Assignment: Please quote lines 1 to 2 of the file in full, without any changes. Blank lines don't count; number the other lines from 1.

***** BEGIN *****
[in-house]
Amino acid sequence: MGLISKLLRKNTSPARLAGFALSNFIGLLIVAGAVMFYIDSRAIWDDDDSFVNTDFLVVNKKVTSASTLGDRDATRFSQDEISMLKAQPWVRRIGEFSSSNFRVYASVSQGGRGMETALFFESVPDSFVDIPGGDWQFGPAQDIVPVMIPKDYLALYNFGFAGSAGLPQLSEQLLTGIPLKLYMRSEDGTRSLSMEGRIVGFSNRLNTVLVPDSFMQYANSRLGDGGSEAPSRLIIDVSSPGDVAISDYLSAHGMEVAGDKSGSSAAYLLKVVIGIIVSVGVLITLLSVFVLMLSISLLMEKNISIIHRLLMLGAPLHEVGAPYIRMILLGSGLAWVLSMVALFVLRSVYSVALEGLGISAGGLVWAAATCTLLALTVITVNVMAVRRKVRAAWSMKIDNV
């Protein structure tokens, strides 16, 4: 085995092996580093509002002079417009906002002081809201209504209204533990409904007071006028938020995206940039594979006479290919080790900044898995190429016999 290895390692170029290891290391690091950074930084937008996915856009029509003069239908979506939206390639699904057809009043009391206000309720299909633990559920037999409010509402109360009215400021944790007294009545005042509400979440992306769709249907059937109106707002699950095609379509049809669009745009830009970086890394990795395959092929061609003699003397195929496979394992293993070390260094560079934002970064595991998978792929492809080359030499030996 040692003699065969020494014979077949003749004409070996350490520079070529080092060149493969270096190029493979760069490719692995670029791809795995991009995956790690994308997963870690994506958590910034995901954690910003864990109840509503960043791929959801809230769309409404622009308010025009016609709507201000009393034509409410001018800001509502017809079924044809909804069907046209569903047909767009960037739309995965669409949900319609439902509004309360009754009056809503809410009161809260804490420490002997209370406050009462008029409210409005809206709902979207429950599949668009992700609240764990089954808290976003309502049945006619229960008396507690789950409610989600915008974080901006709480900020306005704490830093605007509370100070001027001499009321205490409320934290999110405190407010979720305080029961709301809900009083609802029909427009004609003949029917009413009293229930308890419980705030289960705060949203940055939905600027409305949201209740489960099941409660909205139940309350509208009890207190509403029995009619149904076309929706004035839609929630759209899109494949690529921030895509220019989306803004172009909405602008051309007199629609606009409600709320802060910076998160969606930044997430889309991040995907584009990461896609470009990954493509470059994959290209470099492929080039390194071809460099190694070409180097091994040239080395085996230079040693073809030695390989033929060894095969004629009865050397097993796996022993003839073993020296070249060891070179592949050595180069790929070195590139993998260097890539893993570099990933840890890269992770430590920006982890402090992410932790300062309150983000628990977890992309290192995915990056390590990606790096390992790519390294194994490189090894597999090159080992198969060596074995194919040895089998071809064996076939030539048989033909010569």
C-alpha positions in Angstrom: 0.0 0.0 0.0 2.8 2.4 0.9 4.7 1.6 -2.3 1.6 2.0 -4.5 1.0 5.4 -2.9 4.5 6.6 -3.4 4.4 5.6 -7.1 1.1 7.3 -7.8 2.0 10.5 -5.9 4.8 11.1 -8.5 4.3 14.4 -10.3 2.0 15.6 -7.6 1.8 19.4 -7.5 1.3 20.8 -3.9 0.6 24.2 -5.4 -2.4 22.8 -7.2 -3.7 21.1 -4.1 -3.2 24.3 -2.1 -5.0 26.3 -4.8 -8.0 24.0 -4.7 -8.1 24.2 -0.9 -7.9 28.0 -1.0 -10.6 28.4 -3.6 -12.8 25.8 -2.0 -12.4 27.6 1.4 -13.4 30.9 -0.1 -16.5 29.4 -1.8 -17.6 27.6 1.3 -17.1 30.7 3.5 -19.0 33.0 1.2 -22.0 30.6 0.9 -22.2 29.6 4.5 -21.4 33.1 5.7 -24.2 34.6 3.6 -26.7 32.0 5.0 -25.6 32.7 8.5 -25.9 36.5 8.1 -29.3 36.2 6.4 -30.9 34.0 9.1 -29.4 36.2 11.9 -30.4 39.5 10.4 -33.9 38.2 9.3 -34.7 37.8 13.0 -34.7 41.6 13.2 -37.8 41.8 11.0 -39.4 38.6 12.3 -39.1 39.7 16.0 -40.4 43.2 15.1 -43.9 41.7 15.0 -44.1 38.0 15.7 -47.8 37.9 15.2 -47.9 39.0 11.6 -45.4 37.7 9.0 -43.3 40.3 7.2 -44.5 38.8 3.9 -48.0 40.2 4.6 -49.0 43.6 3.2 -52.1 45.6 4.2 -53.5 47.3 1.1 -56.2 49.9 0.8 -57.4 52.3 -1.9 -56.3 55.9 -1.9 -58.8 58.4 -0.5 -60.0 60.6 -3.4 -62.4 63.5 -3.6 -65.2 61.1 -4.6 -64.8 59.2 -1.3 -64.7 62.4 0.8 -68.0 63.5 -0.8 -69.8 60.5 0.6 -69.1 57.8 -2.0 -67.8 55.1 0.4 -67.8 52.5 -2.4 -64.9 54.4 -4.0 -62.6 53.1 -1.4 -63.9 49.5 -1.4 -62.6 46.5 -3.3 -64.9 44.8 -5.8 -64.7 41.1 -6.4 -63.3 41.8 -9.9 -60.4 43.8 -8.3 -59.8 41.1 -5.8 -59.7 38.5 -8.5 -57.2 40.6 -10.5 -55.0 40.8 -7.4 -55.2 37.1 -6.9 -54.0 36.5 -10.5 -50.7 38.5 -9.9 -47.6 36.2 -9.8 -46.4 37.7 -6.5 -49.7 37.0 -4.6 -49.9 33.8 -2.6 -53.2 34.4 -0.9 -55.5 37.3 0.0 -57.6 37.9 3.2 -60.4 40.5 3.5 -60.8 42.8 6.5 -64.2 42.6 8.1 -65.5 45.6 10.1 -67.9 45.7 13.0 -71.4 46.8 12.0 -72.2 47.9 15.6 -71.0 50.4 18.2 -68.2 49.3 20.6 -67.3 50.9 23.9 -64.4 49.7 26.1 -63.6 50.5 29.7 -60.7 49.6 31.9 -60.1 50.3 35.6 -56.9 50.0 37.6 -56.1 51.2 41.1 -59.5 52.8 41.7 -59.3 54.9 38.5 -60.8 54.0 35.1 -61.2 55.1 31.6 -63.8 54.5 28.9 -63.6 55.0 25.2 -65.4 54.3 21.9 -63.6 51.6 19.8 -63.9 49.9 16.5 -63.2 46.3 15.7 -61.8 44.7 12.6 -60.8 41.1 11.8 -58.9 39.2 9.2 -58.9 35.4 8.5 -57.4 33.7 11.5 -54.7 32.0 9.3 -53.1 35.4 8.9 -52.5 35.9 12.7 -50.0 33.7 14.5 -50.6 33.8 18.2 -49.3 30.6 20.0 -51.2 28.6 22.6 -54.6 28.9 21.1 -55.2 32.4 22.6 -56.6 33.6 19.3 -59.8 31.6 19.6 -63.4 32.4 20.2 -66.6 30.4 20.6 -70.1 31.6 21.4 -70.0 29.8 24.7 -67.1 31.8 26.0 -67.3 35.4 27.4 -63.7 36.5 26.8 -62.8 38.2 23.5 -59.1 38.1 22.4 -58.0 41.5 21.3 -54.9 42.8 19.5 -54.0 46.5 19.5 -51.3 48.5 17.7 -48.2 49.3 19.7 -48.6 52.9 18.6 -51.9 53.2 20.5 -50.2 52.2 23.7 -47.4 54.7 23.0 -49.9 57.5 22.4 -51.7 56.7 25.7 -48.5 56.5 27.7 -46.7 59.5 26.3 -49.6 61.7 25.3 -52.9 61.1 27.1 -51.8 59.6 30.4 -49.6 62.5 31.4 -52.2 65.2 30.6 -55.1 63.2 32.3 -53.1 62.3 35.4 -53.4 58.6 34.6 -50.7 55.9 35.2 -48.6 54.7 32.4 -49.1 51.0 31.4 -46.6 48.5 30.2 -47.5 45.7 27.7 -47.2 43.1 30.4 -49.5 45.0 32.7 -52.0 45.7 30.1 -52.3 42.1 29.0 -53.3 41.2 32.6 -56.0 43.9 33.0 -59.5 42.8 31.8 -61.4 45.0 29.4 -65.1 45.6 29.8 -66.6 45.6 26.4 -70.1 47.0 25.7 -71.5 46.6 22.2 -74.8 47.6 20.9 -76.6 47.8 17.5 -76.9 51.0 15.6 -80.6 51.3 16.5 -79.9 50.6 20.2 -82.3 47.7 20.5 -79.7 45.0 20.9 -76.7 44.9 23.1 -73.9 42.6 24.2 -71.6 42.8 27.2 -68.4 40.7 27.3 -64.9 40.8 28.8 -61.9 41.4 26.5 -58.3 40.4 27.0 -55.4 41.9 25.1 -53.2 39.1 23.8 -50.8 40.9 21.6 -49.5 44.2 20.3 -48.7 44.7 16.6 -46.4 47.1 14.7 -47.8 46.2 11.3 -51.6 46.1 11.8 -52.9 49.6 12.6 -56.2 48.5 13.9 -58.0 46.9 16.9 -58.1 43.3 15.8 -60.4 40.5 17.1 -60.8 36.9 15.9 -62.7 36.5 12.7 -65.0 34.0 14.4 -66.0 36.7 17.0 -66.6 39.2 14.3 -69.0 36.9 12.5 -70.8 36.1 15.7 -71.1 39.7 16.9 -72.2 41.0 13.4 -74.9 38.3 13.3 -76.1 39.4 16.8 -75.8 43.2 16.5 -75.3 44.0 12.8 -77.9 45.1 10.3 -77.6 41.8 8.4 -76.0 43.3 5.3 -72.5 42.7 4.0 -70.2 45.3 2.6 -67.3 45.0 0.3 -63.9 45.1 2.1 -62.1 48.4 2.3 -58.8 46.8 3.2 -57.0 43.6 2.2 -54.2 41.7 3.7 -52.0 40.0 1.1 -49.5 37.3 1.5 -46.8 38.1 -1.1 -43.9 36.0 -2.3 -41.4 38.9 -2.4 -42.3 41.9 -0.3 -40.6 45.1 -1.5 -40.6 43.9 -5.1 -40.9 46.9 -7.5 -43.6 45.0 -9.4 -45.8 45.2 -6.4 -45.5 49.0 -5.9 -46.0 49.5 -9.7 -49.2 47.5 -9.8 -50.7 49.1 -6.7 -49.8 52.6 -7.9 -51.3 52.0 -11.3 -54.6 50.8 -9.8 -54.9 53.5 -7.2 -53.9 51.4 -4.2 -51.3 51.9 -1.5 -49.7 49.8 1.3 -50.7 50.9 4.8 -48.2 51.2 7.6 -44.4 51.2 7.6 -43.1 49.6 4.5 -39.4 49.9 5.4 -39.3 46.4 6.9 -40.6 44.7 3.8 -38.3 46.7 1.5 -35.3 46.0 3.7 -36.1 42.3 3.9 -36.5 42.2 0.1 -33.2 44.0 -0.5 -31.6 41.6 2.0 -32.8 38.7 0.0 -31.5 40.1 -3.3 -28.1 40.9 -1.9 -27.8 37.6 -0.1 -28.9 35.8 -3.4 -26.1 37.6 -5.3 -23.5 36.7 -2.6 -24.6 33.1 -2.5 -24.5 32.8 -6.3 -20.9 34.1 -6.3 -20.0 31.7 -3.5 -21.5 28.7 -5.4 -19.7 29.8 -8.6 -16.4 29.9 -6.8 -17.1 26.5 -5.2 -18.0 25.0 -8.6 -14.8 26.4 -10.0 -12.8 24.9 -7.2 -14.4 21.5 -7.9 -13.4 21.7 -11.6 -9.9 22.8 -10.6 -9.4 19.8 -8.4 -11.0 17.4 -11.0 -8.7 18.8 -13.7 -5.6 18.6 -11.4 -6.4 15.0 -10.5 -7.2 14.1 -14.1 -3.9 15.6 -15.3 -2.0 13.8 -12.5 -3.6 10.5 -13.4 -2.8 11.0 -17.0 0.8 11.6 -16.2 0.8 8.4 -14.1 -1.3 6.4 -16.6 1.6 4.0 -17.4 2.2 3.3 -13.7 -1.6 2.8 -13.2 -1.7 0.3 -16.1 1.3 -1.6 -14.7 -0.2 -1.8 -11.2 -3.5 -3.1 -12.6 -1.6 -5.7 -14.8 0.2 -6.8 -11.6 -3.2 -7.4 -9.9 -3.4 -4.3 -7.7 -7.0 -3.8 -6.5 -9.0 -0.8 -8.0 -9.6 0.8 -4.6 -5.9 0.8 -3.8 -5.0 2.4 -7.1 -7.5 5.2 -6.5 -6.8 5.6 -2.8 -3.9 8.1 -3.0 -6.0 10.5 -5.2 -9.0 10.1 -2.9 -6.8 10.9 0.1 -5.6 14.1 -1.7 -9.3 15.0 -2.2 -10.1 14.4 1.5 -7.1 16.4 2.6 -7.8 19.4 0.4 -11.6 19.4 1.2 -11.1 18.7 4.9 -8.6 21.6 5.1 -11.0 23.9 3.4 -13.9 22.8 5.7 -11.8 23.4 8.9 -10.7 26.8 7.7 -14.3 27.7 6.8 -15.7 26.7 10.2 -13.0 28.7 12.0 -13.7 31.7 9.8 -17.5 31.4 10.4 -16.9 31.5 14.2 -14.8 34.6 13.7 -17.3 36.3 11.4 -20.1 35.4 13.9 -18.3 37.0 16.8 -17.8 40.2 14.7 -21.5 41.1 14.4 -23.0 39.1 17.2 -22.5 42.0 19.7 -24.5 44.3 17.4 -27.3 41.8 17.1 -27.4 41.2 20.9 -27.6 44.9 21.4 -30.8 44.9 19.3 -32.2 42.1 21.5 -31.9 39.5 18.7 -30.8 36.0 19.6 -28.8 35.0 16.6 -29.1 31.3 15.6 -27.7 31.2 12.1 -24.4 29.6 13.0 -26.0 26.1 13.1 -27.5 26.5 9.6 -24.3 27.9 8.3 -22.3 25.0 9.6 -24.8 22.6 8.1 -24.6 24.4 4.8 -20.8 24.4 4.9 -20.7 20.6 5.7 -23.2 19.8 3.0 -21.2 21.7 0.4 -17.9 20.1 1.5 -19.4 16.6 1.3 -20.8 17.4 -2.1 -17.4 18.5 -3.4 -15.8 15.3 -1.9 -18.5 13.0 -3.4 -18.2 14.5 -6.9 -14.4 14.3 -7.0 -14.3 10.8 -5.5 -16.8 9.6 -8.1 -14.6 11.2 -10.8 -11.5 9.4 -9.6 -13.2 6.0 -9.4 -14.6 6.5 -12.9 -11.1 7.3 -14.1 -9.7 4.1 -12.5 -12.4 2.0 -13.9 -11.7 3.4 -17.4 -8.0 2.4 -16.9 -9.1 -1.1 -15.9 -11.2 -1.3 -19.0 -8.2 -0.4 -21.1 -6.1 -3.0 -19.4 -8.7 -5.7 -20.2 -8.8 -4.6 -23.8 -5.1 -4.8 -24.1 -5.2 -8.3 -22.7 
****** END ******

[in-house]
Amino acid sequence: MGLISKLLRKNTSPARLAGFALSNFIGLLIVAGAVMFYIDSRAIWDDDDSFVNTDFLVVNKKVTSASTLGDRDATRFSQDEISMLKAQPWVRRIGEFSSSNFRVYASVSQGGRGMETALFFESVPDSFVDIPGGDWQFGPAQDIVPVMIPKDYLALYNFGFAGSAGLPQLSEQLLTGIPLKLYMRSEDGTRSLSMEGRIVGFSNRLNTVLVPDSFMQYANSRLGDGGSEAPSRLIIDVSSPGDVAISDYLSAHGMEVAGDKSGSSAAYLLKVVIGIIVSVGVLITLLSVFVLMLSISLLMEKNISIIHRLLMLGAPLHEVGAPYIRMILLGSGLAWVLSMVALFVLRSVYSVALEGLGISAGGLVWAAATCTLLALTVITVNVMAVRRKVRAAWSMKIDNV